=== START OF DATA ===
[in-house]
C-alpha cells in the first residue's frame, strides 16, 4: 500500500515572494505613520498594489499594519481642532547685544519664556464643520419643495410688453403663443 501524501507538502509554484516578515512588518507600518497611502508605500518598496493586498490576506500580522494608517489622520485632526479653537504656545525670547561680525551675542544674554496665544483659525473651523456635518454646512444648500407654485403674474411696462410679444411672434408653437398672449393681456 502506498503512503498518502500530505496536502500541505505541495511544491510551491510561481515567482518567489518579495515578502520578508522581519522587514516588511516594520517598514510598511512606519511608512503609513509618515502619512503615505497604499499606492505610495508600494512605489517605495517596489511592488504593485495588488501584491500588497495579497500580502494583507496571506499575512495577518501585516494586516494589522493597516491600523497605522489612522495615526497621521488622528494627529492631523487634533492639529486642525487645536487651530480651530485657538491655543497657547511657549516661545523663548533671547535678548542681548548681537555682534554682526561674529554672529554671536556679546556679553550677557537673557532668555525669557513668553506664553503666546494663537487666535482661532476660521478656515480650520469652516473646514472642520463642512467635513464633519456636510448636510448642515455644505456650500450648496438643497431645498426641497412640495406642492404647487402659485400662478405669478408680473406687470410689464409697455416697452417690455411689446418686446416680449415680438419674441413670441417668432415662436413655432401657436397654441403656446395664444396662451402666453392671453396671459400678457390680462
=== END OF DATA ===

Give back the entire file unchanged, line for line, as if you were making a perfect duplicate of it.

[in-house]
C-alpha cells in the first residue's frame, strides 16, 4: 500500500515572494505613520498594489499594519481642532547685544519664556464643520419643495410688453403663443 501524501507538502509554484516578515512588518507600518497611502508605500518598496493586498490576506500580522494608517489622520485632526479653537504656545525670547561680525551675542544674554496665544483659525473651523456635518454646512444648500407654485403674474411696462410679444411672434408653437398672449393681456 502506498503512503498518502500530505496536502500541505505541495511544491510551491510561481515567482518567489518579495515578502520578508522581519522587514516588511516594520517598514510598511512606519511608512503609513509618515502619512503615505497604499499606492505610495508600494512605489517605495517596489511592488504593485495588488501584491500588497495579497500580502494583507496571506499575512495577518501585516494586516494589522493597516491600523497605522489612522495615526497621521488622528494627529492631523487634533492639529486642525487645536487651530480651530485657538491655543497657547511657549516661545523663548533671547535678548542681548548681537555682534554682526561674529554672529554671536556679546556679553550677557537673557532668555525669557513668553506664553503666546494663537487666535482661532476660521478656515480650520469652516473646514472642520463642512467635513464633519456636510448636510448642515455644505456650500450648496438643497431645498426641497412640495406642492404647487402659485400662478405669478408680473406687470410689464409697455416697452417690455411689446418686446416680449415680438419674441413670441417668432415662436413655432401657436397654441403656446395664444396662451402666453392671453396671459400678457390680462